New trees in Kellogg Park: A project to plant new trees in Kellogg Park received a funding boost as Shores resident Bill Allen said he would donate $500 after learning the project was short by that amount.

The effort to replace trees lost to infestation and other reasons began in 2019 and received LJSA approval in April this year after delays related to the COVID-19 pandemic.

“The Sunrise Rotary gave us a wonderful $3,000 donation to plant and replace trees in Kellogg Park,” said LJSA board member Terry Kraszewski. She and board member Mary Coakley Munk purchased the trees in April and worked with the San Diego Parks & Recreation Department to determine where to plant them.

“We were told at that time that Parks & Rec were going to pay for the irrigation system, which was fantastic,” Kraszewski said. She added that she was told a few weeks ago that the trees would be planted this month.

But she said she more recently received an email saying “that Parks & Rec no longer has funds available for the irrigation system. They’re telling us we need to come up with $1,492 for the irrigation system in order to plant our trees.”

Kraszewski said leftover tree money from Sunrise Rotary covers about $1,000 of the cost and that the club approved its use for the irrigation system. However, that left the project almost $500 short, she said.

Allen said he would make up the difference with his $500 donation.

The La Jolla Shores Association heard an update on safety during its Nov. 10 meeting.
(Elisabeth Frausto)

Shores safety update: San Diego police Lt. Rick Aguilar said having a second daytime beach team was “one of the things that worked” to increase local safety during the summer, along with having 10 additional officers from other police divisions assist the Northern Division’s efforts.

Aguilar said beach team staffing has now returned to normal, with officers on duty from 10 a.m. to 8 p.m. He said he’s trying to shift the hours to noon to 10 p.m. to provide coverage later at night.

He said police have been getting complaints about drag racers in La Jolla and that he is trying to obtain enforcement coverage for the areas where there are complaints.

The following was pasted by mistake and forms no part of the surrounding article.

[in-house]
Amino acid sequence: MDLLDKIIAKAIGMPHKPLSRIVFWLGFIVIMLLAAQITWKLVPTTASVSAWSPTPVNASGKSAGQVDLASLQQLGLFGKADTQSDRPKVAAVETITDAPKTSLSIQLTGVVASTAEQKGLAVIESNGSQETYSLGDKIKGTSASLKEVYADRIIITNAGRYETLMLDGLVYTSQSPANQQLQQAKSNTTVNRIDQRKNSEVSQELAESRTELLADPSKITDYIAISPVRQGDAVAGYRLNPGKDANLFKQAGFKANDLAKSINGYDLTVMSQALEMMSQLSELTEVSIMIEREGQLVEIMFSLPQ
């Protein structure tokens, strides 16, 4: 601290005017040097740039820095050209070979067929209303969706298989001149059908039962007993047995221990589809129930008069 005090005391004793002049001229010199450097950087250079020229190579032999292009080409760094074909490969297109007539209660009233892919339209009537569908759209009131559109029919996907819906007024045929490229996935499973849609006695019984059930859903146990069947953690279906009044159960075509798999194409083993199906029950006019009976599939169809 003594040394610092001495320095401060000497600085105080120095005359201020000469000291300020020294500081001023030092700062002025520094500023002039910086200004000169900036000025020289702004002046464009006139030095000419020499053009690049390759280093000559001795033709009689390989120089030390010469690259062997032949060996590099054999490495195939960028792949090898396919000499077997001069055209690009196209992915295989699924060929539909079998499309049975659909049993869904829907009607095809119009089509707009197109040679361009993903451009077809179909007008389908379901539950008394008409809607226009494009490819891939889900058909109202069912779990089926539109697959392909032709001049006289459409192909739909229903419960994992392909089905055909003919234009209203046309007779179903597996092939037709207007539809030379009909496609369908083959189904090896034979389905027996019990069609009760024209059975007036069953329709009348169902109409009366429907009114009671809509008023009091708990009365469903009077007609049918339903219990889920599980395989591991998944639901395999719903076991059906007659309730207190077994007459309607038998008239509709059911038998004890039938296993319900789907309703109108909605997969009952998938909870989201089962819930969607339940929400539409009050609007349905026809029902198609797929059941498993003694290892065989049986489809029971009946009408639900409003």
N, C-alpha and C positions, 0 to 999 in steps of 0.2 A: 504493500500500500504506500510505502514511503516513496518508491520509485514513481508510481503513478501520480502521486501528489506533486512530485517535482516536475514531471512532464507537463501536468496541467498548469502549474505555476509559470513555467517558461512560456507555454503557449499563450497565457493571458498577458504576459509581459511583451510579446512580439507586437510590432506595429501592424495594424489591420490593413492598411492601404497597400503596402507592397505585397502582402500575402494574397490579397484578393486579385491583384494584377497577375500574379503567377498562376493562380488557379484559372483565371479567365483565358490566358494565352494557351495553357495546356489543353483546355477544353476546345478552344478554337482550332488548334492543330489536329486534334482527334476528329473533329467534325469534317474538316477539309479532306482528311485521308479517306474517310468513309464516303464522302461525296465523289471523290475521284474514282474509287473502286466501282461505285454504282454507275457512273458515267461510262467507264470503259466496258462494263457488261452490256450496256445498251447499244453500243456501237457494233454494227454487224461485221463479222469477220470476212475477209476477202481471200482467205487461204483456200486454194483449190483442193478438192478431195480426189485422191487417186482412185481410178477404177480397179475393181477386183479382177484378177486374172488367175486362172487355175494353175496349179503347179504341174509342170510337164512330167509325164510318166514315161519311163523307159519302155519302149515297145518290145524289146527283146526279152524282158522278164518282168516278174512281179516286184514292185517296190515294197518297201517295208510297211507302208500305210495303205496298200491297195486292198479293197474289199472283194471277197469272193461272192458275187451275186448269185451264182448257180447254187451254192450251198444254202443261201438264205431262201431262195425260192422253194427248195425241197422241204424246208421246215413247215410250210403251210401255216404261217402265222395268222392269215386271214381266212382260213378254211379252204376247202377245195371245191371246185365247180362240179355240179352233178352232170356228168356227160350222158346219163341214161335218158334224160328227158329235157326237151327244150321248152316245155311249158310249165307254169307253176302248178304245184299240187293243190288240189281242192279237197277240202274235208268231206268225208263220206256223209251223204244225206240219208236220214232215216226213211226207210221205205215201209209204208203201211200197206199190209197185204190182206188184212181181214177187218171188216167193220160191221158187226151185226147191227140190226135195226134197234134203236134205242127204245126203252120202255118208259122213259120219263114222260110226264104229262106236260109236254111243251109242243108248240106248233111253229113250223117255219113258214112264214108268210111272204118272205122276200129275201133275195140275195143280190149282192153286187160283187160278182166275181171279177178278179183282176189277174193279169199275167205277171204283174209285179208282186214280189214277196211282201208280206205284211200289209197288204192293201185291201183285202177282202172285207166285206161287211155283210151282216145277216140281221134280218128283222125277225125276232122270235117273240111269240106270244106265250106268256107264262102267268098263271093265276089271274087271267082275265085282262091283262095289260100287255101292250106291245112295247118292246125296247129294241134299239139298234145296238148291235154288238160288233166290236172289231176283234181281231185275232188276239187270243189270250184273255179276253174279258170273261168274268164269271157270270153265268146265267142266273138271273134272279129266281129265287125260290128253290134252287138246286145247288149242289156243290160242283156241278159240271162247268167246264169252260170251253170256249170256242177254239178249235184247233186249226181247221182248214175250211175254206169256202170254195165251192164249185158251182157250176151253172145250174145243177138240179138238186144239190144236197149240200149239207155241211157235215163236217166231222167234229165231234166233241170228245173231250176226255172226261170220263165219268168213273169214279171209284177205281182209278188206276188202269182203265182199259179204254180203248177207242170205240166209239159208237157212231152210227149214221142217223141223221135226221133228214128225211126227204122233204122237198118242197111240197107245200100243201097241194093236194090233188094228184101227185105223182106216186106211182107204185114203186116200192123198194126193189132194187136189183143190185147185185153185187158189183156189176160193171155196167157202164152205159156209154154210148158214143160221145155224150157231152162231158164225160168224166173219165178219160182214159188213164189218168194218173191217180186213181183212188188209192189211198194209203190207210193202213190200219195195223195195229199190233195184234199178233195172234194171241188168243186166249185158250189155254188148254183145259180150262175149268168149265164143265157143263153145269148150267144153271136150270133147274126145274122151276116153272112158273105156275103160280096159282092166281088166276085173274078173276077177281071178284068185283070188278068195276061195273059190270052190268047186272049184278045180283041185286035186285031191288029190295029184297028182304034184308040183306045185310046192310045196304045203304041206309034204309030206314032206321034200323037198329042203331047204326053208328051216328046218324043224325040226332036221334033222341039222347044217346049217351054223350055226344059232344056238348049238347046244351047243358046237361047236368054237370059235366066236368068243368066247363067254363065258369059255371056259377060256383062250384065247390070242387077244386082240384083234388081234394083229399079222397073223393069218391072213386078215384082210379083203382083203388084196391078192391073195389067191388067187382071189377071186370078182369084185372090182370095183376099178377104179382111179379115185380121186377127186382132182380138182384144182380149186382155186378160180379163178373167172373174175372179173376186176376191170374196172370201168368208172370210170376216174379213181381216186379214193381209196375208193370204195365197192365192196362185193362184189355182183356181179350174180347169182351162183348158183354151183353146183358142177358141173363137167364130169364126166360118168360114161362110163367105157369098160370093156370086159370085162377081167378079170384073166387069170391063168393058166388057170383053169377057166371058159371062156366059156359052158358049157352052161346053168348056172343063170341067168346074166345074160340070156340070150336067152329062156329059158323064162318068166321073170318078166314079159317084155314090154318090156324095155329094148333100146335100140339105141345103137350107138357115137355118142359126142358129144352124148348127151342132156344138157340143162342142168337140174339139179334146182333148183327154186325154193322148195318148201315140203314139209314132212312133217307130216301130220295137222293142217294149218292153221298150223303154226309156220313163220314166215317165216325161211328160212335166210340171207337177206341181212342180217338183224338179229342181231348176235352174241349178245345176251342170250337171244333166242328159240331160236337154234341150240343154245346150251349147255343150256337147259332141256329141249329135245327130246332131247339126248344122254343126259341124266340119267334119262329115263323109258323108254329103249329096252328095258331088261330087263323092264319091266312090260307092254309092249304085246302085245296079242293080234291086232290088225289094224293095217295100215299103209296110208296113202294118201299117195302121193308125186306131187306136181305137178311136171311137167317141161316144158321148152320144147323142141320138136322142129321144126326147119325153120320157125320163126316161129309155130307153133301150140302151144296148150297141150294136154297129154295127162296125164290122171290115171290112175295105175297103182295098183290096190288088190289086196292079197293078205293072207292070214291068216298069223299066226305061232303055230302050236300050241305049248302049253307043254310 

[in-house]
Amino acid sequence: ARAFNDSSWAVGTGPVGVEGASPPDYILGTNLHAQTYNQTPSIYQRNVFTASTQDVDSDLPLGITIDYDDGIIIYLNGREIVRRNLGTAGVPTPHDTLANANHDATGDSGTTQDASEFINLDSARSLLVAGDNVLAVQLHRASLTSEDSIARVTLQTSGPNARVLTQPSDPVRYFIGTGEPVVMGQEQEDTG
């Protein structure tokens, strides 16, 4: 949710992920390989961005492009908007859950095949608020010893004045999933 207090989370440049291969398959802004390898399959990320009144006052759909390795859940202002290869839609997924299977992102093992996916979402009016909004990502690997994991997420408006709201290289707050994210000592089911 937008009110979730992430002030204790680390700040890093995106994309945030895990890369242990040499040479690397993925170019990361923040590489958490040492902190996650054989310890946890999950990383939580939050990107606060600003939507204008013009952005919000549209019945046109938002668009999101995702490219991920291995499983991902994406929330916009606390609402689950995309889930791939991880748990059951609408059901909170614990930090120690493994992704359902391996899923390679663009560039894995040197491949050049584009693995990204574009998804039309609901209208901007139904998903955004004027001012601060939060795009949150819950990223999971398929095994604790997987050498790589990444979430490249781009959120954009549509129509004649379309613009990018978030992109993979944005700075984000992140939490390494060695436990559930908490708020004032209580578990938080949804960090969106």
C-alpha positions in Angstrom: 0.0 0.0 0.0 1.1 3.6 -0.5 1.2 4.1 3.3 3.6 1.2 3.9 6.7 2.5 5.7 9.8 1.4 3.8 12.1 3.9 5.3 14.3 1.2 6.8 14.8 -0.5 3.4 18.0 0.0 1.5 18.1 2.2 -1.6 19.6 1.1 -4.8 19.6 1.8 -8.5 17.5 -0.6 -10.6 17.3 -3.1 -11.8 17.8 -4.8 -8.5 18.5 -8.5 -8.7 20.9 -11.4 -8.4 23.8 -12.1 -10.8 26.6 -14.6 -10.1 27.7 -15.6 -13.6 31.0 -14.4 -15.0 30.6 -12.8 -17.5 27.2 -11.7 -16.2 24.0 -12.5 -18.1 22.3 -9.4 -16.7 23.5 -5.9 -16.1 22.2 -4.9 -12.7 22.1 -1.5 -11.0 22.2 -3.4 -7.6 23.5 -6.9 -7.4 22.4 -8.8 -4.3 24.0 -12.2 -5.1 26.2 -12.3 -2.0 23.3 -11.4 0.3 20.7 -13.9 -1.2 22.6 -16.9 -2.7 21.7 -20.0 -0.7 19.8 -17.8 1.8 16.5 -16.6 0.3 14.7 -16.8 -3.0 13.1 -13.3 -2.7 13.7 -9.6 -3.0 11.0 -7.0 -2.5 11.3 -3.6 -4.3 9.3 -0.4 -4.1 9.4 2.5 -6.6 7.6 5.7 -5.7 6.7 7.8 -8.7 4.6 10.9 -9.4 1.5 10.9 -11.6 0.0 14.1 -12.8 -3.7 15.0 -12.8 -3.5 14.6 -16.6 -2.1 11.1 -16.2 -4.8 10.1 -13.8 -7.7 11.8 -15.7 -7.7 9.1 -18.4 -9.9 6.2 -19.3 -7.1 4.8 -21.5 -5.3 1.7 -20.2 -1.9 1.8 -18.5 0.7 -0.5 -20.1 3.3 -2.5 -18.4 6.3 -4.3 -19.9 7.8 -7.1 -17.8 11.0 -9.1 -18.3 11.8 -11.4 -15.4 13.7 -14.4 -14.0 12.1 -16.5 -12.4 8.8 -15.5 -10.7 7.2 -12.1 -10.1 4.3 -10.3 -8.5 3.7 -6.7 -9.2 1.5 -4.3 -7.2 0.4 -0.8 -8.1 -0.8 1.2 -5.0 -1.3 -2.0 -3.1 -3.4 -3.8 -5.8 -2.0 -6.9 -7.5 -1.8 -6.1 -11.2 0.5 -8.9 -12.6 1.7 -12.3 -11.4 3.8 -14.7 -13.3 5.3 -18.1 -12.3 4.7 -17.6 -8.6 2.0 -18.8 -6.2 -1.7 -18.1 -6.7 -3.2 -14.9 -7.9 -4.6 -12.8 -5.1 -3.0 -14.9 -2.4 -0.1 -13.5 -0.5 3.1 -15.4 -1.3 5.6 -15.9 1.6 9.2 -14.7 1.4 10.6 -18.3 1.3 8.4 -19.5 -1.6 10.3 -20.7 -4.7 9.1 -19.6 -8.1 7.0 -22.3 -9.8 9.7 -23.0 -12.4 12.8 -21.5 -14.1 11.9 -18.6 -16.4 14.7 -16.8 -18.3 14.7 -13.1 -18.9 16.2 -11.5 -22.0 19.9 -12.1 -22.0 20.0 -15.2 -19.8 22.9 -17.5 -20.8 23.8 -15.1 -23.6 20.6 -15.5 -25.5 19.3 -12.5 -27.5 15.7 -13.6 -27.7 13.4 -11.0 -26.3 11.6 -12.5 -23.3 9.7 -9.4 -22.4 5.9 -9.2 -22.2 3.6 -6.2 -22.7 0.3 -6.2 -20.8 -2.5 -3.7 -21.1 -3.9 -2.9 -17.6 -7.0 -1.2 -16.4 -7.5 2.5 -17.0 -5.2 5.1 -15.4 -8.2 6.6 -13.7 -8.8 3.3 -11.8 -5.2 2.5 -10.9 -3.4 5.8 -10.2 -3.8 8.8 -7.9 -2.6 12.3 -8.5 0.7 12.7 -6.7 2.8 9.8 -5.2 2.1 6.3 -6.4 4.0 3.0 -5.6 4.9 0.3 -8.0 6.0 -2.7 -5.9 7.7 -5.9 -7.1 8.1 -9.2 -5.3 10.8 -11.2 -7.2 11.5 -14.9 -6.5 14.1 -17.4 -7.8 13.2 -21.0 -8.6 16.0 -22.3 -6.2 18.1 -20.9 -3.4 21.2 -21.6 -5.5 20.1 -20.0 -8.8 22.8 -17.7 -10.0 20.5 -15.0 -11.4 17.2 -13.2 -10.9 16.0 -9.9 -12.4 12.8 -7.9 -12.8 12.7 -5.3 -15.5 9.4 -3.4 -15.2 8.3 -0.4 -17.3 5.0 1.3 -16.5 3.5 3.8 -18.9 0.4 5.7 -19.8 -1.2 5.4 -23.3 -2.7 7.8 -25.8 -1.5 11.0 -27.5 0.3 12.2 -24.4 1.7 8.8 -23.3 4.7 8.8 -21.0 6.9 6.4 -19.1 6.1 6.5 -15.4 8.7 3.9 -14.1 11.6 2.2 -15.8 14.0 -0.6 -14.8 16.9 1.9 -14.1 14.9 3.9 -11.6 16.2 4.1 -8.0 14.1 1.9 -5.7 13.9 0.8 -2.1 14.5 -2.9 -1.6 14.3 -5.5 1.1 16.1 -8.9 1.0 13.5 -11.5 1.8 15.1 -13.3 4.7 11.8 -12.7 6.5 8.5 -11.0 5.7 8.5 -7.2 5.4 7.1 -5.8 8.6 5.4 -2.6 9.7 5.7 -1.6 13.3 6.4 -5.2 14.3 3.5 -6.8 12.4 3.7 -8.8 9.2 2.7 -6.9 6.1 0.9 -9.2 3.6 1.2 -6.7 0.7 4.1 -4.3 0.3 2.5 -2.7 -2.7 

Aguilar urged residents who see or hear drag racers to call the police non-emergency line at (619) 531-2000.

He said speeding is the No. 1 complaint in The Shores and that “we are going to start enforcing very heavily regarding the La Jolla Shores area,” using radar-trained officers who will be working overtime.

“We want to make sure that ... the community is safe for everyone out there,” Aguilar said.

Steve Hadley, representing San Diego City Councilman Joe LaCava, whose District 1 includes La Jolla, said LaCava’s office has asked city traffic engineers to check the signal timing at Torrey Pines Road and Torrey Pines Lane. During rush hour, parents of students at the nearby Children’s School have “barely enough time to turn left in and out of that area, and I know that affects other traffic as well,” Hadley said.

He said traffic engineers wanted to communicate with “the provider who actually helps the city with that automated signal timing that adjusts in real time for traffic coming through at each hour of the day.”

Board election: Five seats will be available in LJSA’s March board election with five members’ terms expiring, secretary Charlie Brown said. The current members are permitted to run, along with anyone else interested, he said.

Candidates must return the proper forms by Saturday, Jan. 8, Brown said. For more information, visit bit.ly/3FaIK2U.

Next meeting: The La Jolla Shores Association will not meet in December. The next meeting is at 6 p.m. Wednesday, Jan. 12, online. To learn more, visit lajollashoresassociation.org.